Indexes & Index Products
MSCI could catch global investors off guard if it adds China
By Michelle Price – Reuters
U.S. index provider MSCI could catch many global investors unprepared if it decides next week to add Chinese-listed yuan-denominated shares to one of its key benchmarks. For funds with little experience investing in China’s volatile $9 trillion stock market such a move could be disruptive and costly, as they may become vulnerable to liquidity squeezes leading to a rise in tracking error and underperformance, investment experts said.
S&P rebalance sees Domino’s take a slice of ASX 100 Index
S&P Dow Jones Indices quarterly re-balance is in, with movement quite moderate with only three changes to the S&P/ASX 200 Index. At the blue chip end of town, South32 has been removed from the S&P/ASX 20 Index.
New E.T.F.s Appeal to Those With Bigger Appetites for Risk
By Landon Thomas Jr. – NY Times
Imagine a fund that offers exposure to the strategies of the world’s sharpest hedge fund investors. Or one that tracks the steady dividends paid by companies like Apple, instead of their more volatile shares.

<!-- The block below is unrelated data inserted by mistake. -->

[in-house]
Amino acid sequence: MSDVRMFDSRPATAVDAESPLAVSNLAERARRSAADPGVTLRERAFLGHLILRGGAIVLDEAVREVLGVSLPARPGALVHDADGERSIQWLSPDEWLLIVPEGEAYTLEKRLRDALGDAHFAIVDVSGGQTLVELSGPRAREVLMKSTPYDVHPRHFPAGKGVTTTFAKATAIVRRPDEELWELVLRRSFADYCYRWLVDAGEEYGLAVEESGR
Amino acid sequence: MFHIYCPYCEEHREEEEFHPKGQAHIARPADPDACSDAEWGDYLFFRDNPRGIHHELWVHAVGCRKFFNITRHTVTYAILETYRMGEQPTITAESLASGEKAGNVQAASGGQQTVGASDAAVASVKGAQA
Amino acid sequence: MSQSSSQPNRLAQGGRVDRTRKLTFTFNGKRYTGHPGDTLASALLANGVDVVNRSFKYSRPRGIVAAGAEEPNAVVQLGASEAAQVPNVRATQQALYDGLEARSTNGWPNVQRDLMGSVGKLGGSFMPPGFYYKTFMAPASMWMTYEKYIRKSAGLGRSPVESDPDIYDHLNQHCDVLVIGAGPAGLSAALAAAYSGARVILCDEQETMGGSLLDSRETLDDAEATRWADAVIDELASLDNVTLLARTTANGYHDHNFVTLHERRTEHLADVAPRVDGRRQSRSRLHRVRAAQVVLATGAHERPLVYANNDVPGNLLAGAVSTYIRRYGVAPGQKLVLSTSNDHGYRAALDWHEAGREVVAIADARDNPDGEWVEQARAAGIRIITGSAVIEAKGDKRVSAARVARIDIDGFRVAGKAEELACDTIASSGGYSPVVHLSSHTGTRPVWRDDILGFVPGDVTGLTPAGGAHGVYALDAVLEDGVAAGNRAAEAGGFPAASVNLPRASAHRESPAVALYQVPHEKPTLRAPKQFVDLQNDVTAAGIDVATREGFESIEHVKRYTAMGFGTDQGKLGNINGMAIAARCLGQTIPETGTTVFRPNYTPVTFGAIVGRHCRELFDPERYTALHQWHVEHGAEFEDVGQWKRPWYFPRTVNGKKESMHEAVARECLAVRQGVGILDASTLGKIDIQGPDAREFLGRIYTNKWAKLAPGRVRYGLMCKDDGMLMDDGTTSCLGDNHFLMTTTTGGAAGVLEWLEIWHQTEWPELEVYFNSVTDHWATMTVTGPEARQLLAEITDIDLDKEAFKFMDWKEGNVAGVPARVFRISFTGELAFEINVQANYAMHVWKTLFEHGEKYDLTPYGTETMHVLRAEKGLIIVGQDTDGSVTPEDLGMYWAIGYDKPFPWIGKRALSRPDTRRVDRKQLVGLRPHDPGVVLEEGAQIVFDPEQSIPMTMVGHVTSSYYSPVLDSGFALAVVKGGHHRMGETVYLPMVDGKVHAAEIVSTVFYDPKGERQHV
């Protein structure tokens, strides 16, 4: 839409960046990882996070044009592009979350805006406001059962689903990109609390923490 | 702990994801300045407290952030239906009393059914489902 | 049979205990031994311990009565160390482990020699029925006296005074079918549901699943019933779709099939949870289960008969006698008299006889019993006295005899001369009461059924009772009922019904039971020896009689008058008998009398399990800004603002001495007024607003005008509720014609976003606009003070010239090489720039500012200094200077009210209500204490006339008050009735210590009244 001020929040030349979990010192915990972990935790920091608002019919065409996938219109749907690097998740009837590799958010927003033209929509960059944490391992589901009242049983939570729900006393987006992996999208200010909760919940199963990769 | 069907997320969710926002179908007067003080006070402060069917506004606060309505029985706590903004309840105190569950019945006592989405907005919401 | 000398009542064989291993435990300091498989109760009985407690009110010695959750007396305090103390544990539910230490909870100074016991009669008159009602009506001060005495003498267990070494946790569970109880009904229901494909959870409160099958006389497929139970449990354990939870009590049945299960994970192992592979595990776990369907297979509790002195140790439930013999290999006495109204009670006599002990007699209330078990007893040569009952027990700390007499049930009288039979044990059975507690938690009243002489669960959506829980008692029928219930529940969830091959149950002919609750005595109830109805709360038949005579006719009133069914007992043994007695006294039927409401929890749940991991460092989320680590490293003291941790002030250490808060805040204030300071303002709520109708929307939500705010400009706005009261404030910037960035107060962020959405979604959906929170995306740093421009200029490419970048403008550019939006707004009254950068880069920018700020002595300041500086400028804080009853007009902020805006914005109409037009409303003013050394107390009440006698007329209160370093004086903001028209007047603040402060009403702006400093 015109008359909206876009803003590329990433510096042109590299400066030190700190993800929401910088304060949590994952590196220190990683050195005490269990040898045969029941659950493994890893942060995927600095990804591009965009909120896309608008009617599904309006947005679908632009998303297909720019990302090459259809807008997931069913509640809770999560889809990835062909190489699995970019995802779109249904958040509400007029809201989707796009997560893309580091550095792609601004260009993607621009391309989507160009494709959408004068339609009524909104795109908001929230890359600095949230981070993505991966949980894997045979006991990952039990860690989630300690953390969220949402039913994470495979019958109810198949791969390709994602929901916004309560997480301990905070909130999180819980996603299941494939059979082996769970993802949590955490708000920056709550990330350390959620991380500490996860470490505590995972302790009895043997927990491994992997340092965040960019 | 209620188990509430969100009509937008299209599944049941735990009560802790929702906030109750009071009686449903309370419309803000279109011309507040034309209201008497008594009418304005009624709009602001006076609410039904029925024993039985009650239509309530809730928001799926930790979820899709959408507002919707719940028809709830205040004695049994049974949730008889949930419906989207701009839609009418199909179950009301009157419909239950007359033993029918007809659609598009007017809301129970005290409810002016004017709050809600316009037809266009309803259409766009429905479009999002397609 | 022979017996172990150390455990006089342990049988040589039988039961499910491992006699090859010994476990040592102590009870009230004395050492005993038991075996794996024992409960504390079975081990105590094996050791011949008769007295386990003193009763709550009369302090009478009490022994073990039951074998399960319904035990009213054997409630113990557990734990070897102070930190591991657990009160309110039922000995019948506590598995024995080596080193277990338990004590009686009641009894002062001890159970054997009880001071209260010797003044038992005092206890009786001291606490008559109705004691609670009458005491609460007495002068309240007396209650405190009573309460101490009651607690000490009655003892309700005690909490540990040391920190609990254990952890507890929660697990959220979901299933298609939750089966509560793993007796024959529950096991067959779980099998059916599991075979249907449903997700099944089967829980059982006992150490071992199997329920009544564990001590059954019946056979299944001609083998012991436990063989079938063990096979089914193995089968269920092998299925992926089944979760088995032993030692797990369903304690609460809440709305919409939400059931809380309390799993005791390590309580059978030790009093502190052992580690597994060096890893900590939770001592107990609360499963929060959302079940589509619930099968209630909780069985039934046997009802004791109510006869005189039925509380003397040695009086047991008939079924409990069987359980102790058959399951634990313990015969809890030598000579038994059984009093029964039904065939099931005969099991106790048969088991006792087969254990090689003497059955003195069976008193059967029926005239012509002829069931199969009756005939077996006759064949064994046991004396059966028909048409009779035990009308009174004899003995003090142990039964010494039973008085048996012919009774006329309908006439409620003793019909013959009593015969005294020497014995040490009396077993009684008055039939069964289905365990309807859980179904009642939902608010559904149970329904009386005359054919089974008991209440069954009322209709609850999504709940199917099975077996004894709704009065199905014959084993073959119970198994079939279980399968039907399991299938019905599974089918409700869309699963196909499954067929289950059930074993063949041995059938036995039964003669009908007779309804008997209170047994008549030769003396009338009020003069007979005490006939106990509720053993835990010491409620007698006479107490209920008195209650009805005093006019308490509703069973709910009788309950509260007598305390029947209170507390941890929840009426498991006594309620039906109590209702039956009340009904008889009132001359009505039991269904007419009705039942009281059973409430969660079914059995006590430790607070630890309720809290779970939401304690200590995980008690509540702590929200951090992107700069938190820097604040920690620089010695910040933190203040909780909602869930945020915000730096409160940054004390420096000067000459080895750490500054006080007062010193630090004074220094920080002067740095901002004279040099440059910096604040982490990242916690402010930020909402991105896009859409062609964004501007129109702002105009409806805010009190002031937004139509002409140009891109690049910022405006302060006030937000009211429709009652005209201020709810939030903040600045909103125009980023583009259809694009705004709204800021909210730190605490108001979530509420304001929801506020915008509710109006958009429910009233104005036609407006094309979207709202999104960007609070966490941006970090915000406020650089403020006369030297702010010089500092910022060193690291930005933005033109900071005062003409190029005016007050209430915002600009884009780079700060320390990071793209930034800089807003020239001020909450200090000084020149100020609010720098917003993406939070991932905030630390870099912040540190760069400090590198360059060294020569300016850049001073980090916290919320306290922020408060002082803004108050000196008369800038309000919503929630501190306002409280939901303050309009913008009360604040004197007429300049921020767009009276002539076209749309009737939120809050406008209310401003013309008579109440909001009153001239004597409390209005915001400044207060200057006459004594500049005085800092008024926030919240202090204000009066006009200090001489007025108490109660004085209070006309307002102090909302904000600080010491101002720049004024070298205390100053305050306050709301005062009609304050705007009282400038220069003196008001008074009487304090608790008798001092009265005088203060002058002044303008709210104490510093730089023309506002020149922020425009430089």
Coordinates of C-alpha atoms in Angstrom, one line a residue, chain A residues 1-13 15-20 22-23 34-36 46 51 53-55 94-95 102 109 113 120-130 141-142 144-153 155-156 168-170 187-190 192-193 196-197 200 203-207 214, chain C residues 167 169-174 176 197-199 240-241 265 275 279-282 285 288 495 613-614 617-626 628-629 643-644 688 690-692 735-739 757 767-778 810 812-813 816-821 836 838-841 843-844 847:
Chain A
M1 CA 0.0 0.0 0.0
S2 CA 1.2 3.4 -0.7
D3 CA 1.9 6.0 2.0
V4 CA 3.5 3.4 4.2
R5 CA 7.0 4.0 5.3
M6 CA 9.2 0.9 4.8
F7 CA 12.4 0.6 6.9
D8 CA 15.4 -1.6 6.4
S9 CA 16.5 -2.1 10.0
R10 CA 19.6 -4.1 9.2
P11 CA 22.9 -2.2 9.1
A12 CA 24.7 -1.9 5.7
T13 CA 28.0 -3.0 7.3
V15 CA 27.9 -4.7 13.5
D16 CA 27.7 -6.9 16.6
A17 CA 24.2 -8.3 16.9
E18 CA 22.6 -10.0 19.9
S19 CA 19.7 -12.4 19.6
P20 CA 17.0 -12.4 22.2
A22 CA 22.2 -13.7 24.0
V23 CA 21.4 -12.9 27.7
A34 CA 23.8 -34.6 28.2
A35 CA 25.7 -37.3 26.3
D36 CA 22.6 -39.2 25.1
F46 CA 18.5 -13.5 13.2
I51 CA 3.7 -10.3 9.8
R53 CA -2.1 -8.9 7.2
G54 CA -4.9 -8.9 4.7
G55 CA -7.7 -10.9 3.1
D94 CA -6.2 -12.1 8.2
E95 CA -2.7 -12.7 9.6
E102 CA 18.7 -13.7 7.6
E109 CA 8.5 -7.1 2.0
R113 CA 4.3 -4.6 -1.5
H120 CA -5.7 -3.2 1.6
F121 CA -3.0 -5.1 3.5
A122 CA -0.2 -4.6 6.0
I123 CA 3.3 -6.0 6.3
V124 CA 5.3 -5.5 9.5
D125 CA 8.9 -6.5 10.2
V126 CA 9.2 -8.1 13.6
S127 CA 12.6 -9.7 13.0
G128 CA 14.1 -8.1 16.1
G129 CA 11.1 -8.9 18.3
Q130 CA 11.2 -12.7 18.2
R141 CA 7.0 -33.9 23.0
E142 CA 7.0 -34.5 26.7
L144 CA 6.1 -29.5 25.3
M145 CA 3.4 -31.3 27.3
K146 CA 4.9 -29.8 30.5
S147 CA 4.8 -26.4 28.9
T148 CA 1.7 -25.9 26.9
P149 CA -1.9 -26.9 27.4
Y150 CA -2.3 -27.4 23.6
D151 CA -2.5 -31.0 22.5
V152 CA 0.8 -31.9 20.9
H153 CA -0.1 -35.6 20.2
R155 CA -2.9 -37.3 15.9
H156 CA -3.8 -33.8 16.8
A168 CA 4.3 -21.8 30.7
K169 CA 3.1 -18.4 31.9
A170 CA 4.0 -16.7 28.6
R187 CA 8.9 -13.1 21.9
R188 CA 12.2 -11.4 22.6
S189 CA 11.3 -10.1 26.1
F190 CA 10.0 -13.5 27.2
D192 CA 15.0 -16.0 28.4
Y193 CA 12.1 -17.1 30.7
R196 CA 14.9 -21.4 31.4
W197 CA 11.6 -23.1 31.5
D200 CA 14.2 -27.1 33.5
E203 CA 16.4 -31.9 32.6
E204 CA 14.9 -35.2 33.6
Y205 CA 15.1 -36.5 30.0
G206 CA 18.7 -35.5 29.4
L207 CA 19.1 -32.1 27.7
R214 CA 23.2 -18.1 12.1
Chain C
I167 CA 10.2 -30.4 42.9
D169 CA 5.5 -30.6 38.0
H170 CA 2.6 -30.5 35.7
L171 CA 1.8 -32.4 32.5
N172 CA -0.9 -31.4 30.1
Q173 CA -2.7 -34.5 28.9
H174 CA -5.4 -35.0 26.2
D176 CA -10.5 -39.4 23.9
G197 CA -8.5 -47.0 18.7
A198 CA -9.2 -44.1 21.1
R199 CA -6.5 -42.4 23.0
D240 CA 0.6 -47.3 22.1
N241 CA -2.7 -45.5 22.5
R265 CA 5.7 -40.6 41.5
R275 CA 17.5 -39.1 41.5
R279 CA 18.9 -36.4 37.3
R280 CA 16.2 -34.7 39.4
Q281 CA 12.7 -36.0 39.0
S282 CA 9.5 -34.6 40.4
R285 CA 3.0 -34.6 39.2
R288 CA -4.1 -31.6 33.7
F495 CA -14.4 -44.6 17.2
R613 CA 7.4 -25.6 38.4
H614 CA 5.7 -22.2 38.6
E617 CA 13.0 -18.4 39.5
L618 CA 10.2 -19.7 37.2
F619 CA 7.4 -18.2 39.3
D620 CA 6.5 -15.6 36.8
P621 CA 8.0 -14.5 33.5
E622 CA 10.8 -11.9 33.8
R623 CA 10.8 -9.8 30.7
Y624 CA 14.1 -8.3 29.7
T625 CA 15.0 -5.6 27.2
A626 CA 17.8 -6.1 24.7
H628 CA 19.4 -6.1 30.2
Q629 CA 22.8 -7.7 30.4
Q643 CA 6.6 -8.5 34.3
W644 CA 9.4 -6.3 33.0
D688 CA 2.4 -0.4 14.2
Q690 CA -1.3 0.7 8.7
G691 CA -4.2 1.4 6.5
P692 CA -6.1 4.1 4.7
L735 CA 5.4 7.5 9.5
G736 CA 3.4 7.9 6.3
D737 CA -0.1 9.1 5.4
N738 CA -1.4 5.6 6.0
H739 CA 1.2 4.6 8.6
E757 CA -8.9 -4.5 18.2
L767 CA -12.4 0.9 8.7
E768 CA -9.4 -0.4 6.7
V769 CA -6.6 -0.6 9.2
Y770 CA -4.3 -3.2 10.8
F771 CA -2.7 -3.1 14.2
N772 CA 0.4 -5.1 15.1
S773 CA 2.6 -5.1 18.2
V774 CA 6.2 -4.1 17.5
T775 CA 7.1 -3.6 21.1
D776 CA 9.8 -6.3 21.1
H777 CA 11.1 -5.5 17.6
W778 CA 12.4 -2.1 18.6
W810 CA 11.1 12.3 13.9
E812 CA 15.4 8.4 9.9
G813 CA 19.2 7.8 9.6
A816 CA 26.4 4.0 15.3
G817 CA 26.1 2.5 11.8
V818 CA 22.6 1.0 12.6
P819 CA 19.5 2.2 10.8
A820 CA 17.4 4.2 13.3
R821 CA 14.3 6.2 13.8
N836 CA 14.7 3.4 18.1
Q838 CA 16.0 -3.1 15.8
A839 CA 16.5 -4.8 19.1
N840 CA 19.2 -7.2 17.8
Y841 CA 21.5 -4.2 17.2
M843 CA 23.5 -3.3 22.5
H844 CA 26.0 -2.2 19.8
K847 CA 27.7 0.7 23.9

8 Reasons to Take a New Shine to Gold
By Kopin Tan – Barron’s
Gold should be ashamed of calling itself a precious metal these days. Since it peaked near $1,889 a troy ounce in August 2011, the price of gold has fallen almost 40% into a perennial bear market. This year alone, gold has underperformed stocks in China, Japan, Hong Kong, Taiwan, Korea, Australia, the U.S., Russia, Switzerland, Italy, Portugal, Ireland, Germany, Poland and Israel; government bonds of countries from China to Russia; the dollar, Swiss Francs, Picassos, Warhols, Rothkos, Manhattan real estate, cocoa, eggs, cotton, silver and – gasp – even lead! Like frankincense and myrrh, gold has been relegated to the heap of has-beens, overlooked by fast money chasing momentarily hotter assets.